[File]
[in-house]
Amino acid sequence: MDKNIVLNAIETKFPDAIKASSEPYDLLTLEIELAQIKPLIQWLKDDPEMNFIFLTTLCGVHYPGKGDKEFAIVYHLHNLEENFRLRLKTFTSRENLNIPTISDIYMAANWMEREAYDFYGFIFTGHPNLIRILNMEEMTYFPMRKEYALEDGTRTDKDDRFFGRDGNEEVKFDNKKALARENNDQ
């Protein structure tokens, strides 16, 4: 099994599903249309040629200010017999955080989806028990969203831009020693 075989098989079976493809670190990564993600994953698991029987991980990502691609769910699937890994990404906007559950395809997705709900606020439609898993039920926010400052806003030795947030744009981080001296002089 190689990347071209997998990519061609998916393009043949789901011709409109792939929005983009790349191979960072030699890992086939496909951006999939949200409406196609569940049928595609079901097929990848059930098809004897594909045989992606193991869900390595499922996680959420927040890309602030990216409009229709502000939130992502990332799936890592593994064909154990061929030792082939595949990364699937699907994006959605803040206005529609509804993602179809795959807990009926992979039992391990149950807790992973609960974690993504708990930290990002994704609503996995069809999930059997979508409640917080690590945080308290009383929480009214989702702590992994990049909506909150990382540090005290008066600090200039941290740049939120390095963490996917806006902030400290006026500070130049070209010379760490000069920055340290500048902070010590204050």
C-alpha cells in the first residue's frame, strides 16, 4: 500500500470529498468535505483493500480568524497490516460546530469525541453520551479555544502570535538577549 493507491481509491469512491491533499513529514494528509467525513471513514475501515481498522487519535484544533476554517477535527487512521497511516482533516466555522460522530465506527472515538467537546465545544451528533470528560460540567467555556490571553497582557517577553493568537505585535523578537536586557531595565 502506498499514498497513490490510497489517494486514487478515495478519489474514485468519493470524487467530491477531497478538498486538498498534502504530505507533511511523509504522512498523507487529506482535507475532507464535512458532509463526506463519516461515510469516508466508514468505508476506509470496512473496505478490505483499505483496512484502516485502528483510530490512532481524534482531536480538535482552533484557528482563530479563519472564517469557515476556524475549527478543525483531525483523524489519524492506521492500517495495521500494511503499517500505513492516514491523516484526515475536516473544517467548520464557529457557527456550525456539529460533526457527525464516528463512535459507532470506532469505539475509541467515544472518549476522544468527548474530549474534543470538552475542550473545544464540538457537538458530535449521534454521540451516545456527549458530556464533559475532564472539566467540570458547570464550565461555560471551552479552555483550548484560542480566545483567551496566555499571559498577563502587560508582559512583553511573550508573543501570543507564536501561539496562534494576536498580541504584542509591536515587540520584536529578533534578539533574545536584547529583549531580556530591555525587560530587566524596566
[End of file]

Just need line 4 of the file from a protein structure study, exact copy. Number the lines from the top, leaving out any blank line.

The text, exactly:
C-alpha cells in the first residue's frame, strides 16, 4: 500500500470529498468535505483493500480568524497490516460546530469525541453520551479555544502570535538577549 493507491481509491469512491491533499513529514494528509467525513471513514475501515481498522487519535484544533476554517477535527487512521497511516482533516466555522460522530465506527472515538467537546465545544451528533470528560460540567467555556490571553497582557517577553493568537505585535523578537536586557531595565 502506498499514498497513490490510497489517494486514487478515495478519489474514485468519493470524487467530491477531497478538498486538498498534502504530505507533511511523509504522512498523507487529506482535507475532507464535512458532509463526506463519516461515510469516508466508514468505508476506509470496512473496505478490505483499505483496512484502516485502528483510530490512532481524534482531536480538535482552533484557528482563530479563519472564517469557515476556524475549527478543525483531525483523524489519524492506521492500517495495521500494511503499517500505513492516514491523516484526515475536516473544517467548520464557529457557527456550525456539529460533526457527525464516528463512535459507532470506532469505539475509541467515544472518549476522544468527548474530549474534543470538552475542550473545544464540538457537538458530535449521534454521540451516545456527549458530556464533559475532564472539566467540570458547570464550565461555560471551552479552555483550548484560542480566545483567551496566555499571559498577563502587560508582559512583553511573550508573543501570543507564536501561539496562534494576536498580541504584542509591536515587540520584536529578533534578539533574545536584547529583549531580556530591555525587560530587566524596566